When the RadiantOne service receives a request, it uses the user in the bind operation, and the access control instructions (ACIs) defined to allow or deny access to directory information. The service can allow or deny permissions such as read, write, search, or compare.

With ACI, you can control access to targets such as:

  • the entire RadiantOne namespace
  • a specific subtree
  • specific entries in the RadiantOne namespace
  • a specific set of entry attributes
  • specific entry attribute values.

You can define access to the following subjects:

  • a particular user
  • all users who belong to a specific group
  • all users in the directory

Access controls are set from the Main Control Panel > Settings Tab > Security section > Access Control sub-section.

By default, all users have read access to all naming contexts in RadiantOne for search, compare, and read operations. This includes read access to the RadiantOne directory RootDSE (accessible by requested an empty base DN).

This default access control can be removed from the Main Control Panel -> Settings Tab > Security section > Access Control. Click root on the right and select the configured access control described as “grant read access to anyone”. Then click Delete.

If you choose not to delete the grant access to anyone control, it is recommended for security reasons that you ensure that userpassword is not returned. You can do so as shown in the following example ACI.

(targetattr != "aci || userPassword")(target = "ldap:///")(targetscope = "subtree")(version 3.0;acl "grant read access to anyone";allow (read,compare,search) (userdn = "ldap:///anyone");)

If you do not want to return the userPassword attribute for anyone other than self, you can do so as shown in the following example ACI.

(targetattr = "userPassword")(target = "ldap:///")(targetscope = "subtree")(version 3.0;acl "Allow Access to userPassword to self";allow (all) (userdn = "ldap:///self");)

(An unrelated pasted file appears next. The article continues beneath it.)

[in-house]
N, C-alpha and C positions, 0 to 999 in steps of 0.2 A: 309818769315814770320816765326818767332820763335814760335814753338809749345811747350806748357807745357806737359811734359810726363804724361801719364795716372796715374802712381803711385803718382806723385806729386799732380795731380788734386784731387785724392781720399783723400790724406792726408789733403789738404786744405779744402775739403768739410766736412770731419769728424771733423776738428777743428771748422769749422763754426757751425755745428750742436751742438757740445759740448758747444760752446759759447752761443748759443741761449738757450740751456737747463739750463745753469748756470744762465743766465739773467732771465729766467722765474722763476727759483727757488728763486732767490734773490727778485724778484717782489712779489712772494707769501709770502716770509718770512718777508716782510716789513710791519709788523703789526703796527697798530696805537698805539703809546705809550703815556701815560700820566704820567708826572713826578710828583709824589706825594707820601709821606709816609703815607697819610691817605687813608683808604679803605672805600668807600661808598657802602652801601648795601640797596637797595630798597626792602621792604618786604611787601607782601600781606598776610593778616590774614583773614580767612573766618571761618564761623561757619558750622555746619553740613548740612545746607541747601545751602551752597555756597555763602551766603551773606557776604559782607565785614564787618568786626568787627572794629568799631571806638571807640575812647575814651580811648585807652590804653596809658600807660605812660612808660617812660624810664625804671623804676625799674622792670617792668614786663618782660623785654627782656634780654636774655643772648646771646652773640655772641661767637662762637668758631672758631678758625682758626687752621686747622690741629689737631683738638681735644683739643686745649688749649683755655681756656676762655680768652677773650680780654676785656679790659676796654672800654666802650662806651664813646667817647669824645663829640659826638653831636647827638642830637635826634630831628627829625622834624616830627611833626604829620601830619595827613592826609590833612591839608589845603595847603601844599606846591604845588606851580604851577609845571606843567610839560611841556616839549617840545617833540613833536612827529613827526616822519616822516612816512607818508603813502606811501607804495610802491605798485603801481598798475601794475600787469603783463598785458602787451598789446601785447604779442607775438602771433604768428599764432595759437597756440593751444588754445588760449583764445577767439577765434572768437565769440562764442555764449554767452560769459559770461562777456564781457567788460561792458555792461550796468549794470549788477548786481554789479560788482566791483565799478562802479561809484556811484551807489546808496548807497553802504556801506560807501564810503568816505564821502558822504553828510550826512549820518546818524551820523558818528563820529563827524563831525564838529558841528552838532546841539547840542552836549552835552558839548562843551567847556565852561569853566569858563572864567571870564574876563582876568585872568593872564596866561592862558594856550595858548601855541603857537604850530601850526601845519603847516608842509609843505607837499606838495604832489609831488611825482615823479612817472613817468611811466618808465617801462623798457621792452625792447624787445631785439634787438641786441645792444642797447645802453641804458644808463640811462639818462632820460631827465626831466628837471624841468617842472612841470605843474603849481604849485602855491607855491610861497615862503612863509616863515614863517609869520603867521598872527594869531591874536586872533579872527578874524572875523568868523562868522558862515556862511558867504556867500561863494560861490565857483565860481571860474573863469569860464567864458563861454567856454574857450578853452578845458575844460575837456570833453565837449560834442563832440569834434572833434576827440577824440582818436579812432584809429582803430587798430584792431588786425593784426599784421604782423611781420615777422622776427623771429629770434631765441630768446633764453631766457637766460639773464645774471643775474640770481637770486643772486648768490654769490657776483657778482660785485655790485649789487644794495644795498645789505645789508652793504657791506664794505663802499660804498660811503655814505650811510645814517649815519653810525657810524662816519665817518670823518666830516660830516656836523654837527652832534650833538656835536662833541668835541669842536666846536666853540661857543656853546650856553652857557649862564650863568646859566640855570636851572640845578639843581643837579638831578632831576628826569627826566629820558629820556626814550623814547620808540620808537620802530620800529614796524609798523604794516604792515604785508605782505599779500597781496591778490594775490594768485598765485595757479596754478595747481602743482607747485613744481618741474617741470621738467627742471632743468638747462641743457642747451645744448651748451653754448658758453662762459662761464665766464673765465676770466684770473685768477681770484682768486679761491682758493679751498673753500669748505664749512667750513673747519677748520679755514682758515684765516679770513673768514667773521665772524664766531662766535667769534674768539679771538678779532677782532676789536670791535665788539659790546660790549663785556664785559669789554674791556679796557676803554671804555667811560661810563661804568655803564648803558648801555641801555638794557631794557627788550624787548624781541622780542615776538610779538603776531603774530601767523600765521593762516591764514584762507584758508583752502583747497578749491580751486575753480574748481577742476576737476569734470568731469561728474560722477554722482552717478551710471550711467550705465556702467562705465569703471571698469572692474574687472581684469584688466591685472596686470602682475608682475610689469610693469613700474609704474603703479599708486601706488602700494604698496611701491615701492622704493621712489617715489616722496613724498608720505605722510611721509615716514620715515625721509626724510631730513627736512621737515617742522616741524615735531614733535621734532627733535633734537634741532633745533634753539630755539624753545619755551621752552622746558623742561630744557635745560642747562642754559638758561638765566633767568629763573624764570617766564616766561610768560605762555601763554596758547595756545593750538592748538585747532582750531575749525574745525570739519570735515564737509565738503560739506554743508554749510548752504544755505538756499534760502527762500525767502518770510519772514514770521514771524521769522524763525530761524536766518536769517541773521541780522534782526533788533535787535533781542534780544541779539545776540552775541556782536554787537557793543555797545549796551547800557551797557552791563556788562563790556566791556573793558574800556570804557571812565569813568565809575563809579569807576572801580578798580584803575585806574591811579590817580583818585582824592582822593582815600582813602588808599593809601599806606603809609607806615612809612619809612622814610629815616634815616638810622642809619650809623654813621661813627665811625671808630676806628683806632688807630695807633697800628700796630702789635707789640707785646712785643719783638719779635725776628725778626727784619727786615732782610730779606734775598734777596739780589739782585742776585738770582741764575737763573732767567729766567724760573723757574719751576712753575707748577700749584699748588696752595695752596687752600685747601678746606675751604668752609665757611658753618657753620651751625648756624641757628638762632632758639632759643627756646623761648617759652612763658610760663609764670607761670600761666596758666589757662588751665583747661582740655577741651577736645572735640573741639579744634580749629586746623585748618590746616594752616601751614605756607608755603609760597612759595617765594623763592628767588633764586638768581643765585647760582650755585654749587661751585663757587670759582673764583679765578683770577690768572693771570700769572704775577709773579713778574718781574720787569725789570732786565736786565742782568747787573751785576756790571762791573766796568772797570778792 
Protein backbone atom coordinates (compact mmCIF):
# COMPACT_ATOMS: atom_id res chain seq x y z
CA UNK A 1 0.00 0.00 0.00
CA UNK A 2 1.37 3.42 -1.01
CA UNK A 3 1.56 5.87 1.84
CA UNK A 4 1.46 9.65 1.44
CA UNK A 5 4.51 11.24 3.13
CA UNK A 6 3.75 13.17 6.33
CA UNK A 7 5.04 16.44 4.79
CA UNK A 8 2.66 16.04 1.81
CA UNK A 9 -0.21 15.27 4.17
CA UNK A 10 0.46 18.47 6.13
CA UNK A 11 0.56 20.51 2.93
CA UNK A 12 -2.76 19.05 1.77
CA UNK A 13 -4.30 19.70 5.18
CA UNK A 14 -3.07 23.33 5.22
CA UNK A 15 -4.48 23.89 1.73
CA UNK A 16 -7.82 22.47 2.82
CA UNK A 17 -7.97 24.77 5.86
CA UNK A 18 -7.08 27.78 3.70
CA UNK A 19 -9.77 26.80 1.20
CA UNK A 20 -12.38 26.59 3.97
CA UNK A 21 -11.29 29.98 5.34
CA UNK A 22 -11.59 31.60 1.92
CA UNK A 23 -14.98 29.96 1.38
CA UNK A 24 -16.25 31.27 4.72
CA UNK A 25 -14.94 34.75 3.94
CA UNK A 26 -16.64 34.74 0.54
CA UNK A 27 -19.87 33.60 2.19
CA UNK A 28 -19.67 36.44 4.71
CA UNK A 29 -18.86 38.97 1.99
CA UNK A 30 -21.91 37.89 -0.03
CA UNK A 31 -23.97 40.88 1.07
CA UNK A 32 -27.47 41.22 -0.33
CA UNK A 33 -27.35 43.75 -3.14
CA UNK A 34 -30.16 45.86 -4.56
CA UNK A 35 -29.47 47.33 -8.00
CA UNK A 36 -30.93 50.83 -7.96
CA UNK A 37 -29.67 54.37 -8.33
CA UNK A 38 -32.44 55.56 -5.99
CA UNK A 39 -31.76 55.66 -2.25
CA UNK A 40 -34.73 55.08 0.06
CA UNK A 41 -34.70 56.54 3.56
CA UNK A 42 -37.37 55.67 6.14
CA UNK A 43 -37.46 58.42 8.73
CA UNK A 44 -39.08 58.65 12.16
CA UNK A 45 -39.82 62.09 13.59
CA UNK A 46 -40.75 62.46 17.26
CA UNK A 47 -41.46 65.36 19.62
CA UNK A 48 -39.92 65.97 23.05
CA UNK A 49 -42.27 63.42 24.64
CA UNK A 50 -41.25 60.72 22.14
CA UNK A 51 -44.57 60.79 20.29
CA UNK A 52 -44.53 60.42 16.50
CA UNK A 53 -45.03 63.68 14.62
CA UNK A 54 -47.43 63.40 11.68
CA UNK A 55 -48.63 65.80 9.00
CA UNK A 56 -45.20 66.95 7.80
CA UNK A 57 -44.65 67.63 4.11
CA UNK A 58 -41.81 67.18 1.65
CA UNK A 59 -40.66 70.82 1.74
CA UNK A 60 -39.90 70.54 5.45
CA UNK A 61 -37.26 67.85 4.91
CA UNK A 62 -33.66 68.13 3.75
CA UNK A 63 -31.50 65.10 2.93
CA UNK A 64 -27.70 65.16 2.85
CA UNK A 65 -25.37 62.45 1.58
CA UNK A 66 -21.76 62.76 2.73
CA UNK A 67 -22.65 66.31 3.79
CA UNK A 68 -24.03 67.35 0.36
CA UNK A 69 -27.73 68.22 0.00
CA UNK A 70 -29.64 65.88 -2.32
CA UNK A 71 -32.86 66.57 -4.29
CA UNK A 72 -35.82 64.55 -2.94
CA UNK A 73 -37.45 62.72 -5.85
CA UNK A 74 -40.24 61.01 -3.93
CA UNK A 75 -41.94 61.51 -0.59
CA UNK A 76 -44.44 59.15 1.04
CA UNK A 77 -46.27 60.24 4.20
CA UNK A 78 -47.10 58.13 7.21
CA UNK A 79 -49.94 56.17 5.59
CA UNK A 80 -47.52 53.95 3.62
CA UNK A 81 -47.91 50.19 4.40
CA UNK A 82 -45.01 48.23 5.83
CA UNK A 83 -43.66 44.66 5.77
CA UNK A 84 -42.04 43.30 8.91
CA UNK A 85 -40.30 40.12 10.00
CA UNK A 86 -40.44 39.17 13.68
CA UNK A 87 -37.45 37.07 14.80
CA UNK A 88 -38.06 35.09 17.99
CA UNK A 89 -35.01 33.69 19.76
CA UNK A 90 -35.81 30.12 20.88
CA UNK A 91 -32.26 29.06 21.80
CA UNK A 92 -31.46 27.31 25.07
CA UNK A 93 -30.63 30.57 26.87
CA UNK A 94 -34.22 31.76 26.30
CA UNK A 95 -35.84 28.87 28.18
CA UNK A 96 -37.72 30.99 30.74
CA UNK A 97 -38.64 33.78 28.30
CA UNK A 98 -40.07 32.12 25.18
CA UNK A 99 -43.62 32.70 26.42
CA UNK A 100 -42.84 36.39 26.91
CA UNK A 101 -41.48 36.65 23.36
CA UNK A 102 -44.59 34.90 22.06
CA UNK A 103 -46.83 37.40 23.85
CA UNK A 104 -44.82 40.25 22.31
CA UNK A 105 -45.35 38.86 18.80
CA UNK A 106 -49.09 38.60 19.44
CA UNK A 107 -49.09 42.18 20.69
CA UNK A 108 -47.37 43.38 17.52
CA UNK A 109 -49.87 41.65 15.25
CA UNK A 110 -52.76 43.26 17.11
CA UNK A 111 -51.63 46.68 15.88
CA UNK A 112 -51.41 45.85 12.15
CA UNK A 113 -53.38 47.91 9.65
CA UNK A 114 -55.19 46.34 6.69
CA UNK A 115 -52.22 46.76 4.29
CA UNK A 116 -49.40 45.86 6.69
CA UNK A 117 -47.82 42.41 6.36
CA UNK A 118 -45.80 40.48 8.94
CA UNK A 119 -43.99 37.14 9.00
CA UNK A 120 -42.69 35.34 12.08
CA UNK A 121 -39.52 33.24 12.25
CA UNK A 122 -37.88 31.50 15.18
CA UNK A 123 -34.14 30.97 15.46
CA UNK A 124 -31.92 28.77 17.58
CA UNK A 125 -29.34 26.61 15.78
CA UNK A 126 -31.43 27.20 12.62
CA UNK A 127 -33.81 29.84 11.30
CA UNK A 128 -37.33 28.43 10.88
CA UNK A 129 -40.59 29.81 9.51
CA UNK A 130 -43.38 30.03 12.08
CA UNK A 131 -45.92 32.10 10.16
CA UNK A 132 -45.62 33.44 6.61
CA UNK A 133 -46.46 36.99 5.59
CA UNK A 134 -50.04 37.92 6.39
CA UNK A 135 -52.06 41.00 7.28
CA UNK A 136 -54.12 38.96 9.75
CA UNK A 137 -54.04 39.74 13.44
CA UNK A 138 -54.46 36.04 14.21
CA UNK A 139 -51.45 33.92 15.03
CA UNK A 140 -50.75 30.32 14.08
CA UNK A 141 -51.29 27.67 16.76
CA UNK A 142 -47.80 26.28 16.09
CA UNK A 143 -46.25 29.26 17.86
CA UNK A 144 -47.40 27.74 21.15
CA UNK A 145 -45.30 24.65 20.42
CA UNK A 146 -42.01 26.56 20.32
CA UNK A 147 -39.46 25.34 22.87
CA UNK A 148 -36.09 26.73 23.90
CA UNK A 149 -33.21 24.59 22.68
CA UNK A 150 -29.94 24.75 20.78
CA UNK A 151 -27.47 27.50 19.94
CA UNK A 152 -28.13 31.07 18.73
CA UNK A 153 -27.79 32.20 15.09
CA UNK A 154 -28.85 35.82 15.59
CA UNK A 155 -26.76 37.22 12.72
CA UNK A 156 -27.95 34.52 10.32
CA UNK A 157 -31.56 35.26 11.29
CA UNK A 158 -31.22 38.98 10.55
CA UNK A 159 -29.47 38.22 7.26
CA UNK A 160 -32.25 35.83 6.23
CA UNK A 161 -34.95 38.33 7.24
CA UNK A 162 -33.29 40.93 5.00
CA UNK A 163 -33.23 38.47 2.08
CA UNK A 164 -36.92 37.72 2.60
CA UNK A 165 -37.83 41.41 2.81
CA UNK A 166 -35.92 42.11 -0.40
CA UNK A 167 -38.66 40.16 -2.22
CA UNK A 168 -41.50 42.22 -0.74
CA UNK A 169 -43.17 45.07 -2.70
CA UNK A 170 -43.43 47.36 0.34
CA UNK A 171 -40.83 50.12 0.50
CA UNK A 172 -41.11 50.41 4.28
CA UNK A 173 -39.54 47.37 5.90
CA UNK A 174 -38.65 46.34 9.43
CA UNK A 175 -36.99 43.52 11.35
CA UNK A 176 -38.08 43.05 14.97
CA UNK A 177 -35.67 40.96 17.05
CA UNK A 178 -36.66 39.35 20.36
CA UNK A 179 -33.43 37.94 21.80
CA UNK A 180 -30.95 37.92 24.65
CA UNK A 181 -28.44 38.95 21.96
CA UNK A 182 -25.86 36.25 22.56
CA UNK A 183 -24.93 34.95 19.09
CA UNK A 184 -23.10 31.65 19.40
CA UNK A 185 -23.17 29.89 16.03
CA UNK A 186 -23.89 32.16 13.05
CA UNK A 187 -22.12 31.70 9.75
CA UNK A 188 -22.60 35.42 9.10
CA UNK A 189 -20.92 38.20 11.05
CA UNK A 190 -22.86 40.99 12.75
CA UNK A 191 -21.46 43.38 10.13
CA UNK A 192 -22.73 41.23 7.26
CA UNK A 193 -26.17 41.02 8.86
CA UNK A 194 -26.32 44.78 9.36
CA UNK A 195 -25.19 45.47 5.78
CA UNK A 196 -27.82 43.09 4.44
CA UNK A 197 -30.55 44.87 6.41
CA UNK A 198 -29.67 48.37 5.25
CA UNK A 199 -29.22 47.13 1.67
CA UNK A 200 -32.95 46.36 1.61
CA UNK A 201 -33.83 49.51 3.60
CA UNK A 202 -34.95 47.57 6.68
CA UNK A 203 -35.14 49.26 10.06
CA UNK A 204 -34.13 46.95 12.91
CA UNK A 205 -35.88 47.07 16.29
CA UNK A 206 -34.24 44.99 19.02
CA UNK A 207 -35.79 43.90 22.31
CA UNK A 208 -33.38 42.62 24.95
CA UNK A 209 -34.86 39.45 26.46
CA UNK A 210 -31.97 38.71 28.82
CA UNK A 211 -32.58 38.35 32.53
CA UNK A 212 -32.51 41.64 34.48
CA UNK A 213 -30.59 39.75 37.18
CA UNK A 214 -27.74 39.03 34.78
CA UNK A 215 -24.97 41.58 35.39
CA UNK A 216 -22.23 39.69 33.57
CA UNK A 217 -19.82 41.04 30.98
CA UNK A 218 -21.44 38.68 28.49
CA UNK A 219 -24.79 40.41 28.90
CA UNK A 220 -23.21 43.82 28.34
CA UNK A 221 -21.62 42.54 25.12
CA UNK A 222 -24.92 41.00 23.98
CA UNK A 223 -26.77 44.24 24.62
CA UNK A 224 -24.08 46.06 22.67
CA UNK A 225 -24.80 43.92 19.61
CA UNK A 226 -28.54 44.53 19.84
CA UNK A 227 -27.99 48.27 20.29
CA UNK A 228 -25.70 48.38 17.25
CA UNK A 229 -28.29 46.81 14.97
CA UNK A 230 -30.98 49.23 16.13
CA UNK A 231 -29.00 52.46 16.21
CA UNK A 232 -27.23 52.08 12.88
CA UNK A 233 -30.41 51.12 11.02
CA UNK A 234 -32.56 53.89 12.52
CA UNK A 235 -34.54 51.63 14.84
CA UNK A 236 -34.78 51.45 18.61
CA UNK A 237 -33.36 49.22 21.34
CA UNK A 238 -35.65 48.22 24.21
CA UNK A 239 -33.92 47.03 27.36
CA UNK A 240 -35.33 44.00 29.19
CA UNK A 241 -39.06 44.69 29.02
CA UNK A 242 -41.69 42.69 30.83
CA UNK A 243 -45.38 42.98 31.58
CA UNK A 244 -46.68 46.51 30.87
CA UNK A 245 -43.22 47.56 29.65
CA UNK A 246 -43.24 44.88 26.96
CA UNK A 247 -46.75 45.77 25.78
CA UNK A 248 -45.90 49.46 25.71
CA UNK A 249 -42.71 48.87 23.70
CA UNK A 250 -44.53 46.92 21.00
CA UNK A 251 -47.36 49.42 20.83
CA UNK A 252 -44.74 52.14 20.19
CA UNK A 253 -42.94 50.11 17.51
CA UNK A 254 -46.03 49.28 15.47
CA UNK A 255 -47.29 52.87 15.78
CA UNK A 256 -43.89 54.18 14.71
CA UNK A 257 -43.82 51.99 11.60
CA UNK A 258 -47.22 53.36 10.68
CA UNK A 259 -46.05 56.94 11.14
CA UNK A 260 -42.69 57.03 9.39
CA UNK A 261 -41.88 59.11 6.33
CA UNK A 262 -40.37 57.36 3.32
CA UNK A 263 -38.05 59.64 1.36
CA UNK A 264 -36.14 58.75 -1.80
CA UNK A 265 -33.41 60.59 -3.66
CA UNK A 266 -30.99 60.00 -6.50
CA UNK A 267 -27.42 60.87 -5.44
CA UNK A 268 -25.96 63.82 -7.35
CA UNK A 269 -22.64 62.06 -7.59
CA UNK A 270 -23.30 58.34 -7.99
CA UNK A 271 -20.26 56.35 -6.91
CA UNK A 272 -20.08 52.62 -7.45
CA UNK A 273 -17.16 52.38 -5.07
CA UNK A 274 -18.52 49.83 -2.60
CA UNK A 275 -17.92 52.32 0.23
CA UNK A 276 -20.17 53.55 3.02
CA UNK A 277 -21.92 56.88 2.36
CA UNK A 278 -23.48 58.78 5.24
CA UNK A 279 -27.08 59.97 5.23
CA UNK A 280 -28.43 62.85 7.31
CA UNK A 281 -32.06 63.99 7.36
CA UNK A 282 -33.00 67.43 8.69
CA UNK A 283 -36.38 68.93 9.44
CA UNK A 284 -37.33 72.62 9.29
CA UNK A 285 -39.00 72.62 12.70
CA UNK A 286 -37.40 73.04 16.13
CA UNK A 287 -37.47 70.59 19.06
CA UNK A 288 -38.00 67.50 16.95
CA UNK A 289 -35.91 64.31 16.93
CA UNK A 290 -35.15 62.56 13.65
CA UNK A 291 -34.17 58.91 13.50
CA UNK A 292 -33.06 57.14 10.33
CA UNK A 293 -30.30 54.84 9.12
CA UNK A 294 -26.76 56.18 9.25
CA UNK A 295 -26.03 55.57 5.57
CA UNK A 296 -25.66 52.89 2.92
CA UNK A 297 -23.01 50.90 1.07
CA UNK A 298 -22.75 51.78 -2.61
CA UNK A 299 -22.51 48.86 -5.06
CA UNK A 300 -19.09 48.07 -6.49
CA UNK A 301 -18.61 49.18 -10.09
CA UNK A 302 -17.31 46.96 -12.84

dictates RootDSE access. Below is an example of allowing public access to the RootDSE:

"RootDSE accessible to public"; allow (read,search,compare) userdn="ldap:///anyone";)

Although there is not an absolute requirement, it is generally recommended to define all your access controls at the root level so you can come back to this single level and see all configured access controls across the entire RadiantOne namespace. When you define the actual ACI at the root level, you can set the Target DN to only the applicable branch in the namespace you want to protect.

For details on defining access controls, please see the RadiantOne System Administration Guide.

Turn on Bind Requires Password Setting

If the Bind Requires Password setting is enabled, and no password is specified in the bind request, the RadiantOne service tries to bind the specified user and returns an invalid credential error to the client.

If Bind Requires Password is not enabled, and a bind request comes in with a valid user DN and no password, it is considered an anonymous bind.

This setting can be enabled from Main Control Panel > Settings tab > Security section > Access Control. Check the Bind requires a password option.

Use Multi-Factor Authentication

Configure your corporate OIDC provider from Main Control Panel > Settings > Security > OIDC Provider Configuration. The OIDC provider should be configured to support the desired MFA vendor.

Use Least Privilege Accounts for Backend Connections

RadiantOne connects to backends using the credentials defined in the data sources. When defining data sources, use credentials associated with an account that has the needed permissions required by RadiantOne. For example, if the backend information exposed in the RadiantOne namespace is to be read-only, use credentials for a read-only account in the data source. If certain attributes exposed in the RadiantOne namespace must be updateable by clients, use an account with permissions to update this information in the backend when defining the data source. It is always recommended to use least privilege accounts in the RadiantOne data source configurations.